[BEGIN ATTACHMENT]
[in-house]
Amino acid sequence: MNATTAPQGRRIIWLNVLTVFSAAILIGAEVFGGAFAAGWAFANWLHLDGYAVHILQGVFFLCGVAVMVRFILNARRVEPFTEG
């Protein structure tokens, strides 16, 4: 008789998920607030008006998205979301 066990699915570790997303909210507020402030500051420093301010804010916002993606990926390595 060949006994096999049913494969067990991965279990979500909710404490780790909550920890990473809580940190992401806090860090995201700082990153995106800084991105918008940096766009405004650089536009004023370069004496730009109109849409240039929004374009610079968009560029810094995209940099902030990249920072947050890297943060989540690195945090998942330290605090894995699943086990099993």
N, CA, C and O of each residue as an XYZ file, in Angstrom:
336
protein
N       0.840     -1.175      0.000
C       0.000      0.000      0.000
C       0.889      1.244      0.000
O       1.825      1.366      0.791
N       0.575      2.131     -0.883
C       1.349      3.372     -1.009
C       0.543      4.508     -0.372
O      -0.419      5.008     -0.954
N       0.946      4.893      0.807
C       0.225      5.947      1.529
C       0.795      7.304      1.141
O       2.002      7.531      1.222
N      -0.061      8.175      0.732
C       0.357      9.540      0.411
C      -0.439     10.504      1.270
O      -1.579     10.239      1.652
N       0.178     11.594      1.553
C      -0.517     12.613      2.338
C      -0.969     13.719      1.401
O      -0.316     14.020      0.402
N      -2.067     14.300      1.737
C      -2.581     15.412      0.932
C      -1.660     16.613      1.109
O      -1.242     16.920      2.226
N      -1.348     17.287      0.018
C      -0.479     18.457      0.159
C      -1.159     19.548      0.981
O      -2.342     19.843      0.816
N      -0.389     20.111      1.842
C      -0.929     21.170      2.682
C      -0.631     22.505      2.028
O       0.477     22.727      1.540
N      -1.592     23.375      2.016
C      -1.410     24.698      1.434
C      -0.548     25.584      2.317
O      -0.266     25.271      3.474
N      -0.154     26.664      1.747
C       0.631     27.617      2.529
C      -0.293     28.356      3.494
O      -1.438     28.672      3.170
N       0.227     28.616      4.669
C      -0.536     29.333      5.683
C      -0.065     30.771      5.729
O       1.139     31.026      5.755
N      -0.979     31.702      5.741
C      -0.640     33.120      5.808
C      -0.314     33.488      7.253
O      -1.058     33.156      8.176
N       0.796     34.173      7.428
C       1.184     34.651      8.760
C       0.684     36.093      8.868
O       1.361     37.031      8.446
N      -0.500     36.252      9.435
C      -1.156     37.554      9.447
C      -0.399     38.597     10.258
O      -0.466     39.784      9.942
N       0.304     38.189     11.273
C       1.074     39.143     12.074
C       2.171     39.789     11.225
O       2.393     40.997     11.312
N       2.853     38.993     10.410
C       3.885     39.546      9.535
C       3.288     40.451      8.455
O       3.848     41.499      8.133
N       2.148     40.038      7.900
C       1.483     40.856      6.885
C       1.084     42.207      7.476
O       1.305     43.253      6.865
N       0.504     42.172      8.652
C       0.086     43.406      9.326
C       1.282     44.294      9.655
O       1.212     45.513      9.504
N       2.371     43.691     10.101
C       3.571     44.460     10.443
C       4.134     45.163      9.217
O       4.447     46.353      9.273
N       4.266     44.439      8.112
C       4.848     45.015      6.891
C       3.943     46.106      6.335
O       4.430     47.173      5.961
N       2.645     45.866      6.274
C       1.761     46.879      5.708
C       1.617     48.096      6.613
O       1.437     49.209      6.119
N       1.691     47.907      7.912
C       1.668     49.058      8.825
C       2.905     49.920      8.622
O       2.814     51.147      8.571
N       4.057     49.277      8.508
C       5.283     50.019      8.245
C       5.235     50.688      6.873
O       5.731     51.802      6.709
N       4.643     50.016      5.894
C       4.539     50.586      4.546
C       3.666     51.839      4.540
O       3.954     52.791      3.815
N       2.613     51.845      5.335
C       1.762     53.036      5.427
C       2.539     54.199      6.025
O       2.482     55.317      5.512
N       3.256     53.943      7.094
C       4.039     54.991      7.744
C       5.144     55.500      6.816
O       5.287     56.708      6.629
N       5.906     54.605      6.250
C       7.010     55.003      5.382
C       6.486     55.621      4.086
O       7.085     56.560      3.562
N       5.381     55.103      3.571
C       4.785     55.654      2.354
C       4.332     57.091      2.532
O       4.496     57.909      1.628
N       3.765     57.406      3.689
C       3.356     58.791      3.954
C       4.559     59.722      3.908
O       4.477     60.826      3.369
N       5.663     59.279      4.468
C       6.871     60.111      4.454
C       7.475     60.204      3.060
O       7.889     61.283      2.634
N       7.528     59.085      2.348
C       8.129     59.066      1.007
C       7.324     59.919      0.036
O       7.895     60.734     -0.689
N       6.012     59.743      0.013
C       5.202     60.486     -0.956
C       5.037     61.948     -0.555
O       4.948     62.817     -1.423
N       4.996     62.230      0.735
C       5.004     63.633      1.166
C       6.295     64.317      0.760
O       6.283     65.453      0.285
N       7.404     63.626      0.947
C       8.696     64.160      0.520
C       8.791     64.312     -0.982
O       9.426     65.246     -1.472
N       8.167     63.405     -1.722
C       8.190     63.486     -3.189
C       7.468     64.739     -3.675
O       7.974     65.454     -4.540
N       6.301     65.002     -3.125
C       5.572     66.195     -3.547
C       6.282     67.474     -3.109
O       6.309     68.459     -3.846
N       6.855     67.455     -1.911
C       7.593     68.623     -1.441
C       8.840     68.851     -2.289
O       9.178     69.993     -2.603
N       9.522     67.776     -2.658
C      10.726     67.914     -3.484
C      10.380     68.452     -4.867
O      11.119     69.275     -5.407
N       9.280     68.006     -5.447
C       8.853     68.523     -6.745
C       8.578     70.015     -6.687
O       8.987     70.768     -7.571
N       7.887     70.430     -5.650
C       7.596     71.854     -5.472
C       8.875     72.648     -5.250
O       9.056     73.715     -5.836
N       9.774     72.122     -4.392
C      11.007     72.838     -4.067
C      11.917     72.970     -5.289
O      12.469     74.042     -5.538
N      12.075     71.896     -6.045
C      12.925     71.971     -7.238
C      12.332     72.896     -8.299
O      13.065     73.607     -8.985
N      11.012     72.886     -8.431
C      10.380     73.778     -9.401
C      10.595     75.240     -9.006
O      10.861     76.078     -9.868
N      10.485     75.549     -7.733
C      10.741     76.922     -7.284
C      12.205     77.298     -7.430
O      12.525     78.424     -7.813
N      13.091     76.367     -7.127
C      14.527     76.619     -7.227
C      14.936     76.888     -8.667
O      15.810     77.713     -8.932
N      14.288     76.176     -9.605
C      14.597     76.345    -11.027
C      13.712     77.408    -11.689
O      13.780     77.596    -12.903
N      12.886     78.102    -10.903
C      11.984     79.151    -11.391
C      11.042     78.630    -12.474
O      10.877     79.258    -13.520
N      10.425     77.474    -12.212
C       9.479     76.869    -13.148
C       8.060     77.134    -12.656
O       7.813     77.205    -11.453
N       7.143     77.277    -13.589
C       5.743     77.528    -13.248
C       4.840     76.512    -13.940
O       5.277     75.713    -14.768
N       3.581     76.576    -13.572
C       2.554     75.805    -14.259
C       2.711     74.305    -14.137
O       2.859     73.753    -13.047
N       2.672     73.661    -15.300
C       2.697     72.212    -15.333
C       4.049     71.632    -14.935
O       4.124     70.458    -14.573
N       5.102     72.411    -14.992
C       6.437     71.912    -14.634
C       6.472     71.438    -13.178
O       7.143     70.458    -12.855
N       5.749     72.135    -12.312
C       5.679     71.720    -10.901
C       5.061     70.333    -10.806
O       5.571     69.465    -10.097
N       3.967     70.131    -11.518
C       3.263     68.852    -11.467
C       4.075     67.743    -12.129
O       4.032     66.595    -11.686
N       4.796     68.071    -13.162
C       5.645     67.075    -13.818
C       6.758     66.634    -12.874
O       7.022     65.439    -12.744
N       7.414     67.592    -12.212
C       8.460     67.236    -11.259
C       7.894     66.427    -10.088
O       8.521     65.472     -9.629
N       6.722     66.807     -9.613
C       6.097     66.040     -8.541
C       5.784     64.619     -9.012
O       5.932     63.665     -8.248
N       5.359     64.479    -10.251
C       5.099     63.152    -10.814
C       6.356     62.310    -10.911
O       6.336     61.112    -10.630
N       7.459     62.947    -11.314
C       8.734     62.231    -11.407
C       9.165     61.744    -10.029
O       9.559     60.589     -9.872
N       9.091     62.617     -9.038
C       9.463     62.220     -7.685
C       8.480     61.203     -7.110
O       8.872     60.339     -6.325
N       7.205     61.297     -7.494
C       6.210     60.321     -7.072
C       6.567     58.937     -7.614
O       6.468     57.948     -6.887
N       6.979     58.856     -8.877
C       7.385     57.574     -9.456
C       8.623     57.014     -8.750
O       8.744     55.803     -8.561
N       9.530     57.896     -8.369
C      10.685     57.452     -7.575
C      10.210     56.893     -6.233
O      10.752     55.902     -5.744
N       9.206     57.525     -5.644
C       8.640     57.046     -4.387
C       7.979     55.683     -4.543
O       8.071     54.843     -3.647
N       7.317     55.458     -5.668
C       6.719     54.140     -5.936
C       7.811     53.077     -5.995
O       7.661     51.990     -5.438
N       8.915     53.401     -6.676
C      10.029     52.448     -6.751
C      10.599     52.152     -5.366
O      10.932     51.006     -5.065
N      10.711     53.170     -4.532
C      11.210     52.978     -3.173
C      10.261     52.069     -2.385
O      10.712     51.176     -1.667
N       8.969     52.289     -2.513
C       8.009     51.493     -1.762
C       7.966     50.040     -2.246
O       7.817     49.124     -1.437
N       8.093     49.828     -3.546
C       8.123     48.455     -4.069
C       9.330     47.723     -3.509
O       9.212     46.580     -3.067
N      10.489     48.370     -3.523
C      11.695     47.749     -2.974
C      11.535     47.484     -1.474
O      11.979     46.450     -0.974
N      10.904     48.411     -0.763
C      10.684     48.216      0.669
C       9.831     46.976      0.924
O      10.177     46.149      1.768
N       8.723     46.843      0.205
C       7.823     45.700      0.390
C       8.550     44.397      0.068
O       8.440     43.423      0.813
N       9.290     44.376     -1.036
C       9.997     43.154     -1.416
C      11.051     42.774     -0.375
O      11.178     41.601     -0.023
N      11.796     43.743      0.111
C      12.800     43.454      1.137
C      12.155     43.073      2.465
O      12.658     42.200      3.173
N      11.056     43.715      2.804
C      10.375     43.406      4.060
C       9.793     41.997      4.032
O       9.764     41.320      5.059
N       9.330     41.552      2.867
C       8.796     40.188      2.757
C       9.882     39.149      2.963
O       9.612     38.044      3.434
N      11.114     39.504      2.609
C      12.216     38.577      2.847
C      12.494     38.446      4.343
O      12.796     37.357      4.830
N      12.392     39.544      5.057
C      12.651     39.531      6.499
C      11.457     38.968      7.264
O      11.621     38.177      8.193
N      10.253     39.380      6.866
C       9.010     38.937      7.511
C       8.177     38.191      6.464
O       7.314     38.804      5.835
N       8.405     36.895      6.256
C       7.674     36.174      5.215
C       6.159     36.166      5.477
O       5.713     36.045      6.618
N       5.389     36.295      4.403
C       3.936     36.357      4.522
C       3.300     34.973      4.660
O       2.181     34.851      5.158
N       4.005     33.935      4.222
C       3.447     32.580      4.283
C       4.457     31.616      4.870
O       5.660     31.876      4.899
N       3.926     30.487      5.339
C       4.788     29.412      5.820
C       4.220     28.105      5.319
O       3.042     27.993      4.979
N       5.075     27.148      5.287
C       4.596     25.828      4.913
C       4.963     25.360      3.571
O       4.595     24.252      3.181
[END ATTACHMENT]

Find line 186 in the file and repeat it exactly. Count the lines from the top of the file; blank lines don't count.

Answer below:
O      15.810     77.713     -8.932